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Managing Exam Stress

Now that summer finally seems to be getting underway, the last thing you want to think about are exams. Everyone hates exams, right? They’re so traumatic that even years later, people still have dreams that they missed or failed their exams. No matter how much you prepare and study for the test, you don’t really know how the stress is going to hit you until you sit down in that exam hall — and when the stress wipes out all the knowledge that you’ve spent weeks painstakingly accumulating, there isn’t much you can do about it other than pray it doesn’t bring down your GPA too much.

Exam stress is such a widespread problem that a 2015 survey showed that more than 60% of college students worried that exam stress would cause their grades to slip. Exam stress is often compounded by all the other stresses that college students face — being away from their families, trying to keep up their social lives, extra-curricular clubs and activities, and for older students, trying to land that perfect first job. Exam stress is such a common phenomenon, that one of the main characters on the popular legal drama Suits couldn’t qualify to become a lawyer because of her severe test anxiety that prevented her from completing her LSAT. Exam stress is particularly insidious because it can undo weeks or even months of hard work. It’s not that you don’t know what the answer is — often, it’ll come to you the second you get out of the exam hall, and it makes you feel even worse because you knew what the answer was, but that invisible block prevented you from writing it down. So if you feel frustrated, don’t worry, you are not alone. There are many ways you can try to reduce that dreaded exam stress in order to be able to do your best and get the grade you were aiming for.

Study. Yes, sometimes the simplest methods work the best. From personal experience, I can tell you that sometimes exam stress is caused by fear that you don’t know anything, which in turn is caused by a lack of preparation. Study up and make sure that you know your stuff, and you won’t be phased on the exam day. Plan out a systematic revision schedule well in advance so that you’ll know that you’ve done the best you can. Don’t cram at the last minute. Let’s be real, you’re not going to remember anything you read fifteen minutes before the exam, and all it will do is make you worried that you missed out on something. By the time you wake up on the morning of the test, you already know everything you’re ever going to know. Just use that knowledge and do your best.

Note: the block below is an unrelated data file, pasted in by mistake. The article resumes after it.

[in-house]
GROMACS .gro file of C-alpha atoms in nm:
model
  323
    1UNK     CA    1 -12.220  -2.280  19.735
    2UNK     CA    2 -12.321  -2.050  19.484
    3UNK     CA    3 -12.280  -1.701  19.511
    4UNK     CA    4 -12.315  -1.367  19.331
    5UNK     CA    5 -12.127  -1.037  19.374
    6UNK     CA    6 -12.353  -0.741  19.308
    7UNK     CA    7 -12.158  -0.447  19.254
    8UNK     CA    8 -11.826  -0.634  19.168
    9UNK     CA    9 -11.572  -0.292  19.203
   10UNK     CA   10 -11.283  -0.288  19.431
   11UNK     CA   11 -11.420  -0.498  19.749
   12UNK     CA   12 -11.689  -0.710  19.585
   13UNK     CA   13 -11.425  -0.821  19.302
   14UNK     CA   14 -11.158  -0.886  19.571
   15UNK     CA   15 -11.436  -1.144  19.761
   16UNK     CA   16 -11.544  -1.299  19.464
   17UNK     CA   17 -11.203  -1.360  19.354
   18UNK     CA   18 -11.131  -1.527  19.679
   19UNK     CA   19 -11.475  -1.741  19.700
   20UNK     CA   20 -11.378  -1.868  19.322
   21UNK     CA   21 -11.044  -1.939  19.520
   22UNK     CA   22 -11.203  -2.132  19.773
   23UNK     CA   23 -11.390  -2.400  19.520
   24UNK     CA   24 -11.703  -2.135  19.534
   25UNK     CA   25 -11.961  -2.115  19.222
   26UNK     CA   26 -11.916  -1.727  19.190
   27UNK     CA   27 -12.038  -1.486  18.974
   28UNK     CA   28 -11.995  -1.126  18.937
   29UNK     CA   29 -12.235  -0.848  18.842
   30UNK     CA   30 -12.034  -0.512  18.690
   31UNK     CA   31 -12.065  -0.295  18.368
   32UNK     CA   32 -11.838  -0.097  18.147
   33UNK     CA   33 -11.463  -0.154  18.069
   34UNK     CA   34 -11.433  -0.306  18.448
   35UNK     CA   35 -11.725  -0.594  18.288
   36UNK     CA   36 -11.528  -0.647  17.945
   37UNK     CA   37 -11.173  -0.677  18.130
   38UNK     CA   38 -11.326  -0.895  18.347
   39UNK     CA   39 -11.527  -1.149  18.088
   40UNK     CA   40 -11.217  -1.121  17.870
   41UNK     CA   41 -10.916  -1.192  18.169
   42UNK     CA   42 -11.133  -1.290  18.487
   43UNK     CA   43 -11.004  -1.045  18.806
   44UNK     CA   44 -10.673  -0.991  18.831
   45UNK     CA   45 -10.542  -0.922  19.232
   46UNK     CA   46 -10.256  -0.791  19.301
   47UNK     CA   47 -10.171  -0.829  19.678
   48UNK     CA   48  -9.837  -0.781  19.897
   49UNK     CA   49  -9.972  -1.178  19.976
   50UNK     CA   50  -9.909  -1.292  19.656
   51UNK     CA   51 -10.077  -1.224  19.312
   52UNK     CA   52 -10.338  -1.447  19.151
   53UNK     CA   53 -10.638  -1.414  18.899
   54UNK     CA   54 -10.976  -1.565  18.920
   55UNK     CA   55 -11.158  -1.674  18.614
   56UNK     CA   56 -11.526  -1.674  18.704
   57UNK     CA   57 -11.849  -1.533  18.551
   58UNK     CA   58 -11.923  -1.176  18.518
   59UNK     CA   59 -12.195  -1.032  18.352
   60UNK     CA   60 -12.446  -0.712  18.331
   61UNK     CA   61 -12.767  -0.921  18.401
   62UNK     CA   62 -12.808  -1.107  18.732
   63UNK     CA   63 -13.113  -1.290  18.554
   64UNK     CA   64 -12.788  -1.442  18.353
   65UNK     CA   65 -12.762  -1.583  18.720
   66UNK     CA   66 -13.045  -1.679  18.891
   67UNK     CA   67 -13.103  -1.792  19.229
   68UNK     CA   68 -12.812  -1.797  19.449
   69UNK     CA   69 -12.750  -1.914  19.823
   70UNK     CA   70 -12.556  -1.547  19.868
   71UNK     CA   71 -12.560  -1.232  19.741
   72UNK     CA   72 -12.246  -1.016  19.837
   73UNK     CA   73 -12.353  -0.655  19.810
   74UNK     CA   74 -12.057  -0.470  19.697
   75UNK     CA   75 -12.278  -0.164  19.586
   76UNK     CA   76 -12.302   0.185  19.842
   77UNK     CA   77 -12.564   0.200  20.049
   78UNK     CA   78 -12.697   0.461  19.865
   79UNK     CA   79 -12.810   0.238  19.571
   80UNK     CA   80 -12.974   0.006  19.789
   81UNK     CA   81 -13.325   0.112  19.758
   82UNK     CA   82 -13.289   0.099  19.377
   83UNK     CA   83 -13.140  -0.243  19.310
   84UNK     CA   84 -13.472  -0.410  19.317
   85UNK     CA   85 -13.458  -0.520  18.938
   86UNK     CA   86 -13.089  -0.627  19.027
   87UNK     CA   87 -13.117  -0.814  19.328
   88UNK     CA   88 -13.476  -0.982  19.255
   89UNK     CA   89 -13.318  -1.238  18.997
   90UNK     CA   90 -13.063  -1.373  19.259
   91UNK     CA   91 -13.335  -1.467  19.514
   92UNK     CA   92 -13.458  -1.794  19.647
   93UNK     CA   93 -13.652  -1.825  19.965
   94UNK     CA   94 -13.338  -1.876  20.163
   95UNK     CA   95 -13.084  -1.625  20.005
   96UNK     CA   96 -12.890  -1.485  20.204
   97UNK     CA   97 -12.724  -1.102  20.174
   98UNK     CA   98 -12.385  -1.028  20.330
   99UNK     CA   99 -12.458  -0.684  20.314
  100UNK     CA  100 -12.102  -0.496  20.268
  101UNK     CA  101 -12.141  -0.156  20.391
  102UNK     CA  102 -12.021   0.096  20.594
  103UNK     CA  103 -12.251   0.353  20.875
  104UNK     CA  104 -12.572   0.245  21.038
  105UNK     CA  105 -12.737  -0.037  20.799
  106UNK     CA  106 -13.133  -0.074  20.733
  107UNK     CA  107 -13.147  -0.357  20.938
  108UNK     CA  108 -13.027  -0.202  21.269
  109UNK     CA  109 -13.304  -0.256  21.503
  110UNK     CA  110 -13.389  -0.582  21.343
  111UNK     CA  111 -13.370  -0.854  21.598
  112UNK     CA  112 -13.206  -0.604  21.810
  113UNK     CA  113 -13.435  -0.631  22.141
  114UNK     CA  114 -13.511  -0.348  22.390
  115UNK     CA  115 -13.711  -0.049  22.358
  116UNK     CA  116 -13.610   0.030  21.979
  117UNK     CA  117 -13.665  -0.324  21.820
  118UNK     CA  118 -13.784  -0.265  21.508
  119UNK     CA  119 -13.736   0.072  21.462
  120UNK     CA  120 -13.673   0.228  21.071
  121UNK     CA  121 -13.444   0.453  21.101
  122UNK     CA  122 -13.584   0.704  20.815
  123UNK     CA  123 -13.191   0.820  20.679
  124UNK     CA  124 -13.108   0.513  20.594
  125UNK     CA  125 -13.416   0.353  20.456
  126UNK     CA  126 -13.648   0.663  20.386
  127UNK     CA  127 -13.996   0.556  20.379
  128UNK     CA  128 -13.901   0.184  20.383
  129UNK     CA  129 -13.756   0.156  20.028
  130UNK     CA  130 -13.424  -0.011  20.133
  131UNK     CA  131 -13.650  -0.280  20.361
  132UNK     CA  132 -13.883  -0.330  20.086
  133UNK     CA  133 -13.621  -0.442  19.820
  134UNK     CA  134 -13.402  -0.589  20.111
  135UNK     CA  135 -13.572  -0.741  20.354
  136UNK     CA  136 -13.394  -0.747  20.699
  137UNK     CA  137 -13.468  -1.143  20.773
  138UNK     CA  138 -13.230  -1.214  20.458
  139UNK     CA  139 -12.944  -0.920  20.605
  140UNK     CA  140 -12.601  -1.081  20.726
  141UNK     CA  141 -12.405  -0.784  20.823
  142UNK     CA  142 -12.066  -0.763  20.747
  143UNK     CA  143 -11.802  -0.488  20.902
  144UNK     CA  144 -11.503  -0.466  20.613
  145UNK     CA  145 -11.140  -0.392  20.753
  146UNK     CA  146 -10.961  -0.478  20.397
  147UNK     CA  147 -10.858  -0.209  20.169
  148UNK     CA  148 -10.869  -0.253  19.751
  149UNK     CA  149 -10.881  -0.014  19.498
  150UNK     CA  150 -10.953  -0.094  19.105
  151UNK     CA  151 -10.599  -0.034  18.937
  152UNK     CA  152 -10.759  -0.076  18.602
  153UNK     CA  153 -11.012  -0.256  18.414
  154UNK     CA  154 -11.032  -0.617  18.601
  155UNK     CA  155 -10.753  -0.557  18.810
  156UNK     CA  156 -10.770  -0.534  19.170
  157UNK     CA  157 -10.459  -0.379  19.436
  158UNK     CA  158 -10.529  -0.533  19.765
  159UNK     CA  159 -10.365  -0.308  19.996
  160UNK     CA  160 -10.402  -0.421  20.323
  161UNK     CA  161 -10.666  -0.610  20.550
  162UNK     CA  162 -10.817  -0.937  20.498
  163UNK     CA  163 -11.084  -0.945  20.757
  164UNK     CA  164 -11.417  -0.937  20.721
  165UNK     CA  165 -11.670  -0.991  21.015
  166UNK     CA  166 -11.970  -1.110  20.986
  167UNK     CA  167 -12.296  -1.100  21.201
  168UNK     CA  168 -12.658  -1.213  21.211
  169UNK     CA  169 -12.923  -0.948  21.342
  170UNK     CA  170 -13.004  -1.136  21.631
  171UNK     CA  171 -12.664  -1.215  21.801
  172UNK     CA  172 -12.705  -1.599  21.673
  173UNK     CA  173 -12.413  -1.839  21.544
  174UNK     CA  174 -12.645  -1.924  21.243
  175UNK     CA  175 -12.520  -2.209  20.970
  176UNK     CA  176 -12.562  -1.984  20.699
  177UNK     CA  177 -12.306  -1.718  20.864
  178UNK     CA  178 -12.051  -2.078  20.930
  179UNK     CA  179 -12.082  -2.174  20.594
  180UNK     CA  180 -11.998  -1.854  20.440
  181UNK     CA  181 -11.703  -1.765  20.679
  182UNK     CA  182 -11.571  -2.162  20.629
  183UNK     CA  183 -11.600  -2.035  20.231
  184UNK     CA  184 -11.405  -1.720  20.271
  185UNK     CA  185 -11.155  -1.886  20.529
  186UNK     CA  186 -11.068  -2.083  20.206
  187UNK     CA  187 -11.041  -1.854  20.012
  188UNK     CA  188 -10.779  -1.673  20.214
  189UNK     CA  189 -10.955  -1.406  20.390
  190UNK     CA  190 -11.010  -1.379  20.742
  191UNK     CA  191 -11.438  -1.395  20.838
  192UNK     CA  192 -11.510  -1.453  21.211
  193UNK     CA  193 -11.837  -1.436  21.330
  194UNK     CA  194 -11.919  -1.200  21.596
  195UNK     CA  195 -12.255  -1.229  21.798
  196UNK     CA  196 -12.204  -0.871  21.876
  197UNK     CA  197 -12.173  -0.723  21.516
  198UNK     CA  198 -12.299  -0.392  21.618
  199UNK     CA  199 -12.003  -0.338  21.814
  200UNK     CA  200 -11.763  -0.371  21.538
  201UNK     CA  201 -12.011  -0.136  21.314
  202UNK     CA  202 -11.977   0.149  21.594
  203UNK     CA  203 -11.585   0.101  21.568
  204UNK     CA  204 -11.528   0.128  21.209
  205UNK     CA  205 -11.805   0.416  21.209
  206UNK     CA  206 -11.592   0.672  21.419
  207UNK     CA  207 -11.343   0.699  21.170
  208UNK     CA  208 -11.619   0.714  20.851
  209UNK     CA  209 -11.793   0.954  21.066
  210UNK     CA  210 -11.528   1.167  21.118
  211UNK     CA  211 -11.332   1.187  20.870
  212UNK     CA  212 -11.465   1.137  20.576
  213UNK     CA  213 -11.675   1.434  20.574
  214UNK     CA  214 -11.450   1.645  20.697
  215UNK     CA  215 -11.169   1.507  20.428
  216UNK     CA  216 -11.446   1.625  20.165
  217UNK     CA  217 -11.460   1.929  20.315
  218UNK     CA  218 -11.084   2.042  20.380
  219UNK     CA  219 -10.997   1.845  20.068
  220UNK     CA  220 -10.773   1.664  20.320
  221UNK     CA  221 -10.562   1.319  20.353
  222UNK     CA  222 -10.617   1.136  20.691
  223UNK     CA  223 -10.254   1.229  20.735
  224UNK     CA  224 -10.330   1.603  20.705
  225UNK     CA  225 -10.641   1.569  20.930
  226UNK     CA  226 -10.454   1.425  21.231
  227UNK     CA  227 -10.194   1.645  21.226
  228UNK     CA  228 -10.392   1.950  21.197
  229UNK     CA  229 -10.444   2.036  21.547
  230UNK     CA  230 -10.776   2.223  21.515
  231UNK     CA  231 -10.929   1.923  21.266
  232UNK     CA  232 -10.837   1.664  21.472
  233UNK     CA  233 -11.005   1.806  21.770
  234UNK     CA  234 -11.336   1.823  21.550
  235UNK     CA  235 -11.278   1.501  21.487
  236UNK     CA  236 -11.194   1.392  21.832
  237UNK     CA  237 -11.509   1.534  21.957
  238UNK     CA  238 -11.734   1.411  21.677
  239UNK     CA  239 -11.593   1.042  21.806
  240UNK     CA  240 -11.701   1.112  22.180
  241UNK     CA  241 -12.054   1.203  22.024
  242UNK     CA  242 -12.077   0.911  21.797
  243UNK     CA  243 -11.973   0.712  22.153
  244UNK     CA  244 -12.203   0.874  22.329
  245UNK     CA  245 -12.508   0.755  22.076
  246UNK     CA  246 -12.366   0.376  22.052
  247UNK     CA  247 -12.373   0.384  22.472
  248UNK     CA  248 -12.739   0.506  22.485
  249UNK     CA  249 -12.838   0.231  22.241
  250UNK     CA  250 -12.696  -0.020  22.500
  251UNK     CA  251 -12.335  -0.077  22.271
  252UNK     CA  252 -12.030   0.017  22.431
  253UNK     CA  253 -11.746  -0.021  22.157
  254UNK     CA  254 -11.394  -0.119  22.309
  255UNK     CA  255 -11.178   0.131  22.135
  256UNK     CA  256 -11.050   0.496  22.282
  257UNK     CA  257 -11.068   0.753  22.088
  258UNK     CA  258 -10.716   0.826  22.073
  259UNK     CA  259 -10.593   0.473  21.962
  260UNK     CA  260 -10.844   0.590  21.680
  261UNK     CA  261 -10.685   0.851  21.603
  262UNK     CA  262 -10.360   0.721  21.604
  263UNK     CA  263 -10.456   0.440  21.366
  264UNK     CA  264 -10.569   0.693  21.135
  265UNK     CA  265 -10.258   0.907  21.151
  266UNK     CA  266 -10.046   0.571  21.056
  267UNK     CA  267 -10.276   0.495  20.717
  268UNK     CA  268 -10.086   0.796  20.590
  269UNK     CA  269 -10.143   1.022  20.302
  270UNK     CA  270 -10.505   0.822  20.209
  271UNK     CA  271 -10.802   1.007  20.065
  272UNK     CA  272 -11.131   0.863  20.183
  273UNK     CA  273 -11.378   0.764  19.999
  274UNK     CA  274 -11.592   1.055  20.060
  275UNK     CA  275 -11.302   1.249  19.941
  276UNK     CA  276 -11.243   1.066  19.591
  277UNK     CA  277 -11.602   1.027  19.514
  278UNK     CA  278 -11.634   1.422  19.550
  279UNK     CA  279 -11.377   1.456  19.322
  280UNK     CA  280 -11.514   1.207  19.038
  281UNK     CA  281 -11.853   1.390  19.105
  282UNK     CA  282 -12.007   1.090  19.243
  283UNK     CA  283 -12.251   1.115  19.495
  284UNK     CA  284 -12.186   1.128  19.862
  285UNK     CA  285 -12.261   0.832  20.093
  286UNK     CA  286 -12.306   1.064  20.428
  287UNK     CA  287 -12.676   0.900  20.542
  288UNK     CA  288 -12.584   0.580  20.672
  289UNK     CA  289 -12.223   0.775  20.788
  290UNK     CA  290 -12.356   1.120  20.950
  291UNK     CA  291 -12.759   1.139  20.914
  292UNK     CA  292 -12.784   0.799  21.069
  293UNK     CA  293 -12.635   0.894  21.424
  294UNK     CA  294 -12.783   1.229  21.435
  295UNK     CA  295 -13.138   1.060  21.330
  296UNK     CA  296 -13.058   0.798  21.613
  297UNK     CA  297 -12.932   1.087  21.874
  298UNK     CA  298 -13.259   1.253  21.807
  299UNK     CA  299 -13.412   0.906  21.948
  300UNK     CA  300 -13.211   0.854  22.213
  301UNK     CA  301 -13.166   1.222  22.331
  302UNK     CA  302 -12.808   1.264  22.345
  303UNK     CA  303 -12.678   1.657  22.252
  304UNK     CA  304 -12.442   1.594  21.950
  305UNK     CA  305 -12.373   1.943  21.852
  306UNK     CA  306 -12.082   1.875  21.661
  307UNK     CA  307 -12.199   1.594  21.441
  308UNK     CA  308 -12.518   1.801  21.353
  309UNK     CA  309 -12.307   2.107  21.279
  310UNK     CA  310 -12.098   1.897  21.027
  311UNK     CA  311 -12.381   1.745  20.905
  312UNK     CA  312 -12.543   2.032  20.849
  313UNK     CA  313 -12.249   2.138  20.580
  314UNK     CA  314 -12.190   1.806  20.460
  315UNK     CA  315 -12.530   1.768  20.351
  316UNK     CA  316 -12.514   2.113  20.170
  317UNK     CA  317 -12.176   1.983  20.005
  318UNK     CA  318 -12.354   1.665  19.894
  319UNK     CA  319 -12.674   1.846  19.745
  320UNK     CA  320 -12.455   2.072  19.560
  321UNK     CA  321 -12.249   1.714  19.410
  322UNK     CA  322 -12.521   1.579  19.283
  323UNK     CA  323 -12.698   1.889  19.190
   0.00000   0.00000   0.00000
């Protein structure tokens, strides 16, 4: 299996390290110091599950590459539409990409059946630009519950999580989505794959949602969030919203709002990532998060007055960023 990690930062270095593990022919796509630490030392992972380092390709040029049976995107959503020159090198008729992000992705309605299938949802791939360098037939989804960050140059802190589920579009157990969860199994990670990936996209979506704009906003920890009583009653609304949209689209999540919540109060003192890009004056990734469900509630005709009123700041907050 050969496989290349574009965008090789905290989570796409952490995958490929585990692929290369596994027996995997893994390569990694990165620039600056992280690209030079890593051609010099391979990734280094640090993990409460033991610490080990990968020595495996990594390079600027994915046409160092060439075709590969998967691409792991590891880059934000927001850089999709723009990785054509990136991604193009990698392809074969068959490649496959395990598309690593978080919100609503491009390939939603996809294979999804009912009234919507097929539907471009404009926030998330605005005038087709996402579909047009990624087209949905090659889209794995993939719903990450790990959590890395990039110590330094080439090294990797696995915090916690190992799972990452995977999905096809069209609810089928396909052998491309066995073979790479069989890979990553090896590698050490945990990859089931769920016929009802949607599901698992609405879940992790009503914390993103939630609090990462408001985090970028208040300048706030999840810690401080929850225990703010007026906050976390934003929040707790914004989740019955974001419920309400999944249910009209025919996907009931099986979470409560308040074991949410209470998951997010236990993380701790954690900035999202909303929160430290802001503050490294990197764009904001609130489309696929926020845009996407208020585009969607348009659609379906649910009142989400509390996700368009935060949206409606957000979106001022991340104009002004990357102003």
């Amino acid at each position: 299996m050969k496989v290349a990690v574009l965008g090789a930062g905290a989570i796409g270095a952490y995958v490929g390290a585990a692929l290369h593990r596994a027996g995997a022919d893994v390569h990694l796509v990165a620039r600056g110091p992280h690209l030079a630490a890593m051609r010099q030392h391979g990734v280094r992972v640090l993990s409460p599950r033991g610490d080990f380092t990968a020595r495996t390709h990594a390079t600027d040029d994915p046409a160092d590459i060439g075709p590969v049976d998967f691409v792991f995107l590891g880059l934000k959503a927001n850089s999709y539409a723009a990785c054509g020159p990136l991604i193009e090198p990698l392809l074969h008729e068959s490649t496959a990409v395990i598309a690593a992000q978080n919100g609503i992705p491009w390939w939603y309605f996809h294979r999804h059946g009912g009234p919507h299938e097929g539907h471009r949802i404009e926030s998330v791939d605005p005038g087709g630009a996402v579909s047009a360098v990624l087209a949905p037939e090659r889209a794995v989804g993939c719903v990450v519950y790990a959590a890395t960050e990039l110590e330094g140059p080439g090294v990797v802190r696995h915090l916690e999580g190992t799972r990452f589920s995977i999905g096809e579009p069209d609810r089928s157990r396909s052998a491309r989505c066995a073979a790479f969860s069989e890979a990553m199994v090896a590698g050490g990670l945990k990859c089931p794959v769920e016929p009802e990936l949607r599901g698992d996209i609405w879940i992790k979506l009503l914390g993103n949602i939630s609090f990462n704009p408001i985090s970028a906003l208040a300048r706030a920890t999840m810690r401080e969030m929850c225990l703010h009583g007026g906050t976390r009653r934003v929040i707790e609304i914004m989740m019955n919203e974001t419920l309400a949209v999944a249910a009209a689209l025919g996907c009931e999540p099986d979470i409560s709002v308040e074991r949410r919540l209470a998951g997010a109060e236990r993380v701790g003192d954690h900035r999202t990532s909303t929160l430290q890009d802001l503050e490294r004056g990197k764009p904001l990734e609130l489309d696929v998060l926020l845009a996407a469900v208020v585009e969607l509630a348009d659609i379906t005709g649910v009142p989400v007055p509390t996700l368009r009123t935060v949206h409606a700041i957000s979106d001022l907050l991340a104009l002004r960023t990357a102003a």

Sleep. Get a good night’s sleep on the eve of your exam and don’t stay up all night reading your notes. A lack of sleep will actually make you feel more stressed than if you manage to get your full eight hours’ worth. If you’re well rested and wide awake, your brain will be functioning much better than if you’re running on a cocktail of coffee and Red Bull, feeling like a zombie.

Relax. This one is definitely easier said and done. But when you feel like the pressure is becoming unbearable, it’s important to have something that you can do to calm yourself down. This is different for everyone. Personally, I like to forget about my books for a while and distract myself with an episode (or five!) of my favorite TV show. Maybe you like to light a few scented candles or pick up some real CBD oil for sale to soothe those frayed nerves. Or maybe you like to play a video game or read a book to escape to a different world. Whatever your favorite strategy is, don’t be afraid to use it — but don’t forget to go back to your books at some point!

Exercise. Any exercise will do. Even a short walk in a nearby park is better than being cooped up in your room. A change of scenery and a breath of fresh air will do wonders for your focus, memory, and concentration. It’ll also calm you down and put you in a better mood.

At the end of the day, remember that it’s just a test. Life will go on no matter how well or badly you do. And even if you do worse that you thought you would, that’s okay. Be kind to yourself and don’t beat yourself up. In the long run, an exam will be insignificant in the grand scheme of things. So when you reach the exam room, don’t be afraid — just sit down, take a deep breath, and start writing.

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